Happiness and Job Satisfaction

Published: 2019-12-04 09:00:00
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An Investigation on The Role of Employees Happiness and Job Satisfaction on Improving Workplace Outcomes on the GCC

Literature Review

Employee happiness and job satisfaction are two significant factors that immensely contribute to the success of any given organization. By using a thematic approach to cover the subject issue, this analysis covers factors associated with happiness and job satisfaction, measurement of the two factors and finalizing with their significance in policy deduction.

Factors associated with Happiness

Within their study of economics, institutions, and happiness, Frey, and Stutzer (1991) point out three significant determinants that are linked with employee happiness, which eventually builds up to job satisfaction. The first aspects that Frey and Stutzer highlight as determinants of happiness are personal factors and demographics. With this factor, a certain category of people achieves happiness due to a myriad of reasons. The second factors are micro and macroeconomic factors. High-income earners are happy, but the recent trend of salary increment has not seen employee happiness increase. Unemployment and inflation are directly related with unhappiness.

In a study carried out by Clark and Oswald (1996), income is the main significant factor that is linked with happiness and satisfaction. Motivated by the need to analyze the factor using 5000 British workers, the scholars go ahead to register findings that show the dismal role played by income when it comes to employee happiness. This, however, does not mean that job satisfaction is neglected. The survey model used by the three scholars show that employee job satisfaction was there, but it was not directly linked to the level of income that each employee was given. The contribution by the two scholars to literature review is that employee satisfaction is inversely related to their wage rates.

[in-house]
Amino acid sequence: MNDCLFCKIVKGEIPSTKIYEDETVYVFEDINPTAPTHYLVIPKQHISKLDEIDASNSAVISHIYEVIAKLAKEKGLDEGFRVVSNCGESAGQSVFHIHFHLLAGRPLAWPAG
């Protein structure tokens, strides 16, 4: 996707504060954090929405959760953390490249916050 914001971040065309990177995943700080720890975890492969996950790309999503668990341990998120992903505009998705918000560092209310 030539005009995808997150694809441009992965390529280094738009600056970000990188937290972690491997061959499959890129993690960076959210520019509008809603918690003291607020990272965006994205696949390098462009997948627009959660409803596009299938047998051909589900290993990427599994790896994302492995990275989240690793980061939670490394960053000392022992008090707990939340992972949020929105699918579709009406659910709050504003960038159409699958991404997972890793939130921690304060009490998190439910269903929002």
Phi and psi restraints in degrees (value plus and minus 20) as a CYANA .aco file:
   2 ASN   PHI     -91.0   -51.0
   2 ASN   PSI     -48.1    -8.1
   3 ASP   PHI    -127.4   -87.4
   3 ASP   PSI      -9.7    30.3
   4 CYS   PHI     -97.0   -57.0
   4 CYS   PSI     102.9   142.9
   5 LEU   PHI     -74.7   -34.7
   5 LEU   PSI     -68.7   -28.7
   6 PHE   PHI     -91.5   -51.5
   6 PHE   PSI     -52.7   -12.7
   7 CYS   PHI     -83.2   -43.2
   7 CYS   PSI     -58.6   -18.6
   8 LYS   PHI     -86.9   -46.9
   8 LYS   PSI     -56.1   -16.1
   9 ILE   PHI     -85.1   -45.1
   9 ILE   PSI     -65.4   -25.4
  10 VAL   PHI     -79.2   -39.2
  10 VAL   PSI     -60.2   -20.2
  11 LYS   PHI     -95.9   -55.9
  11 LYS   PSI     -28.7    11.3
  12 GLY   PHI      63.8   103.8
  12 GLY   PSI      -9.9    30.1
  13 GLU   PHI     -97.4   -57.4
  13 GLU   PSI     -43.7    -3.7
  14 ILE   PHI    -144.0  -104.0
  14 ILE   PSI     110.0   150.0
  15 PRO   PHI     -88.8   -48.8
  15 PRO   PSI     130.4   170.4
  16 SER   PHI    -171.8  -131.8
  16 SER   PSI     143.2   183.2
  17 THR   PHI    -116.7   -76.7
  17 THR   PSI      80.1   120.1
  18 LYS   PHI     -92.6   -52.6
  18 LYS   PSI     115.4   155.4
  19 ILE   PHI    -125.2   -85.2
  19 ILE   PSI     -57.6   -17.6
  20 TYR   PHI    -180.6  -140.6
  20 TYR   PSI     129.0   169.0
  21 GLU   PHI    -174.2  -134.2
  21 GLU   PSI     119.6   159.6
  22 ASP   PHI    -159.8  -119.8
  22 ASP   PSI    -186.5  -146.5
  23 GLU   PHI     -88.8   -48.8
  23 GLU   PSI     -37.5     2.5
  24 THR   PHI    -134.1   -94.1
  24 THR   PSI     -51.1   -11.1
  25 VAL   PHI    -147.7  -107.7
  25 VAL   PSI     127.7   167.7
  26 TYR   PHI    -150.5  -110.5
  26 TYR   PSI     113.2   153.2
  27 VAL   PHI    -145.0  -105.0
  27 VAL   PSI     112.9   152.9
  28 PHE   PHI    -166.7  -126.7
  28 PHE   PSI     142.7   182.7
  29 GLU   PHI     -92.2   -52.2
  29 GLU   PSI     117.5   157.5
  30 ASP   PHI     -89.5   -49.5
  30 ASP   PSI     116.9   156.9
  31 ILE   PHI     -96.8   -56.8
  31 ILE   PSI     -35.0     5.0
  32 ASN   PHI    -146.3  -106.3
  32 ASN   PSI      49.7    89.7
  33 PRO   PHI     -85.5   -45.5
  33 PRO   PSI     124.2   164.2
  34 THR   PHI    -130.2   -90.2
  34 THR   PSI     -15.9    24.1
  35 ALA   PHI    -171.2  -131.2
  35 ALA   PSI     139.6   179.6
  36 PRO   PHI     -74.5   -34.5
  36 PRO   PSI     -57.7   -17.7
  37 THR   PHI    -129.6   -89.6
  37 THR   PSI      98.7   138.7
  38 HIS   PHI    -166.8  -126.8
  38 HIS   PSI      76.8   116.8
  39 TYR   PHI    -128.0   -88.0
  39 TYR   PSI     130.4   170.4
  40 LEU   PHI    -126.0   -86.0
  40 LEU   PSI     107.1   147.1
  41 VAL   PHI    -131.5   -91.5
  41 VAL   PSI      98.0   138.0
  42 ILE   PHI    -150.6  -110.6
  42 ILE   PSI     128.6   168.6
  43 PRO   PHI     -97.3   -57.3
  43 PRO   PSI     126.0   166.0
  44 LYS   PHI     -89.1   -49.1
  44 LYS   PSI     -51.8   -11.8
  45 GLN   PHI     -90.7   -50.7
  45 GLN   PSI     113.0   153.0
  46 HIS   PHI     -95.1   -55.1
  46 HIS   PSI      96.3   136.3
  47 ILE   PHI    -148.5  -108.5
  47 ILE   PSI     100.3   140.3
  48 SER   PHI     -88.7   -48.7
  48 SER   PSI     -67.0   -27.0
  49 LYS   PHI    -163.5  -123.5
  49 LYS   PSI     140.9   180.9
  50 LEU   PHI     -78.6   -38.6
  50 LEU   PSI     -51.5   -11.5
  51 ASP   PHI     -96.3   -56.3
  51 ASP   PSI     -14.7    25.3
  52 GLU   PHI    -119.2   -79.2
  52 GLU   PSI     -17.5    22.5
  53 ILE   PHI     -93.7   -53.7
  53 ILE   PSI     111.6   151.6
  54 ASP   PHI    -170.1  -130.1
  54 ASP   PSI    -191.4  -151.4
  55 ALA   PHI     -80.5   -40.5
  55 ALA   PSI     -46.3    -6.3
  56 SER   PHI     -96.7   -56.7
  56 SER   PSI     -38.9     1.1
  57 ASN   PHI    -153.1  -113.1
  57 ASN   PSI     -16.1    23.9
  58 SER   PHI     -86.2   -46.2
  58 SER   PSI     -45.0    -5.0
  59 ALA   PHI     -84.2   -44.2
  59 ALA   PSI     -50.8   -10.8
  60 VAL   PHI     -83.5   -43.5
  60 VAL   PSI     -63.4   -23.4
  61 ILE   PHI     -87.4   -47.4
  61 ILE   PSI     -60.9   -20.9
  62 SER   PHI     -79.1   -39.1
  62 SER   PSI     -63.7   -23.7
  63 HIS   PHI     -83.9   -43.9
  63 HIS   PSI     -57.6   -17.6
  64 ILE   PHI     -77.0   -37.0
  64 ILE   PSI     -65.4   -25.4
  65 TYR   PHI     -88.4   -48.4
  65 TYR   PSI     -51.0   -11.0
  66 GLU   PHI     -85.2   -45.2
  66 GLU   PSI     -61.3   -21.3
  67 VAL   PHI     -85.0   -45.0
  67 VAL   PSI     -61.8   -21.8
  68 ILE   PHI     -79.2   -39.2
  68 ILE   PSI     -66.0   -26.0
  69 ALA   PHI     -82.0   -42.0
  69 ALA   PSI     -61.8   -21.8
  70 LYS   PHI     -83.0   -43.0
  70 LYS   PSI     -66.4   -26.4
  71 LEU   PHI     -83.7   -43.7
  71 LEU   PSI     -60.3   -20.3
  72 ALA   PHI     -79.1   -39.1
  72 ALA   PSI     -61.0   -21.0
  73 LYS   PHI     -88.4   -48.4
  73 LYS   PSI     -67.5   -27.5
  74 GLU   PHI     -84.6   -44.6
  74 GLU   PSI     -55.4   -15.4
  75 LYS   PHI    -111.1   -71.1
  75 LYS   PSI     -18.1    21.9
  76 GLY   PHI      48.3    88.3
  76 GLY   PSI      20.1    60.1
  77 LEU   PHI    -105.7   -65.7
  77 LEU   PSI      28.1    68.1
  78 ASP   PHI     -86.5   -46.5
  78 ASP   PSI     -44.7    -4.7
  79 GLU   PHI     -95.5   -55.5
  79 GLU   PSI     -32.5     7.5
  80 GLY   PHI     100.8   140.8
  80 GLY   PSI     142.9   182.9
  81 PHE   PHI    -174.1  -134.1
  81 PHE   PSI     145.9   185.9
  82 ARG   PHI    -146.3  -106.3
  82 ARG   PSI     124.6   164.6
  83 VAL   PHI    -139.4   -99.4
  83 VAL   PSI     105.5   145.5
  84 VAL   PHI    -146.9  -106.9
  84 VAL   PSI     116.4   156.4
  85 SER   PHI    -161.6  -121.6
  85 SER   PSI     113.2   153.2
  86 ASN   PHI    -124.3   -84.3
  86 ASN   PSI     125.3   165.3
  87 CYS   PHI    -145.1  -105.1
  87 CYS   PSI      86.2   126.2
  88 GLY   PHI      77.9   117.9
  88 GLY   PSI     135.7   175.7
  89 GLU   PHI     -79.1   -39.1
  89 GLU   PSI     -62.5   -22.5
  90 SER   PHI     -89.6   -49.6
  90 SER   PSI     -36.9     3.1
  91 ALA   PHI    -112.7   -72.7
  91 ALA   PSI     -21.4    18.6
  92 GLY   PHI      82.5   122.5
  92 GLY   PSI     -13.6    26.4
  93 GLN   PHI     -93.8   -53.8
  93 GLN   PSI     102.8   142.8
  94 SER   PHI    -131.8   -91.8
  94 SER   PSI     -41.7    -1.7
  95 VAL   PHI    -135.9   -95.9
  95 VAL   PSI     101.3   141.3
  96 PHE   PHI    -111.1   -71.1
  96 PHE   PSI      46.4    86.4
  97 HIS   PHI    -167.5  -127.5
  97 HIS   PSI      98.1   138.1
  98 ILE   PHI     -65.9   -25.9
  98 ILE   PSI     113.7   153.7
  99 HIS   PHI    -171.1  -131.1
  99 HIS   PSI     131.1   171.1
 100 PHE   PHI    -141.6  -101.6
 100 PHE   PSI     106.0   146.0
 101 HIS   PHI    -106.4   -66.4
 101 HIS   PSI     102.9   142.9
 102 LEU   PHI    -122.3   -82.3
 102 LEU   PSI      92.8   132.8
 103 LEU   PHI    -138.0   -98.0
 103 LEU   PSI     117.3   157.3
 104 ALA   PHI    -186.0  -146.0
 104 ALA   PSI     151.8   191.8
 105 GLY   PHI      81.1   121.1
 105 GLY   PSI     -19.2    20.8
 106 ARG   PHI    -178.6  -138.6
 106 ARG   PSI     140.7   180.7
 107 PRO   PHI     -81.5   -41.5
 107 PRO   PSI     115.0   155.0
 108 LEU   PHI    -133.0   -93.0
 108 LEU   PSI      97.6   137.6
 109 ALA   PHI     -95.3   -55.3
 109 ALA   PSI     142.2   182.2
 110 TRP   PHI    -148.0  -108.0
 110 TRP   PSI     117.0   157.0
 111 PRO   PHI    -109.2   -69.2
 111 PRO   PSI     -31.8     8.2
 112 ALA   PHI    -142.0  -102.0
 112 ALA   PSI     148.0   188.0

Gaertner (1999) uses a meta-analytical structural equation modeling (SEM) to determine the structural determinants of job satisfaction and organizational commitment to making sure that happiness is achieved. The results of their study show that only three factors, (distributive justice, promotional chances and supervisory support) showed organizational commitment towards job satisfaction. However, personal pay is also shown to play a non-significant role when it comes to job satisfaction and organizational commitment. The model of the study makes use of empirical data obtained from 9 previous studies on the same issue. The contribution to the current body of literature is that employee salary plays no vital role in happiness and job satisfaction.

Measurement of Happiness and Job Satisfaction

Measuring citizen happiness is directly linked to policy formulation. In a study carried out by Helliwell, Layard, and Sachs (2015), happiness is an element that is approached differently by each region. For instance, the model approach put into use by the European region is where the members use an approach that is deduced by the union, and data used later for comparative analysis. Within different regions, various factors are responsible for happiness. For instance, the report shows that some of the factors that separate the 10 most and 10 least happy countries include GDP per capita, life expectancy, social support, trust and freedom to make life decisions among other factors. Happiness measurement is an aspect that can be carried out using different parameters and gender. Helliwell et al. (2015) cover the issue of cost-benefit analysis using happiness as the measure. Happiness as a factor portrayed by other studies determines elements that do matter and those that do not when it comes to policy formulation. For the sake of cost-benefit during policy formulation, measuring happiness points out the key factors that need to be dealt with by relevant stakeholders in an organizational scenario. On the same subject issue, a study by Kahneman, Wakker and Sarin 1997 shows that the measurement of utility outcomes allows progressive chances of utility maximization. This is mainly through policy development.

Significance in policy deduction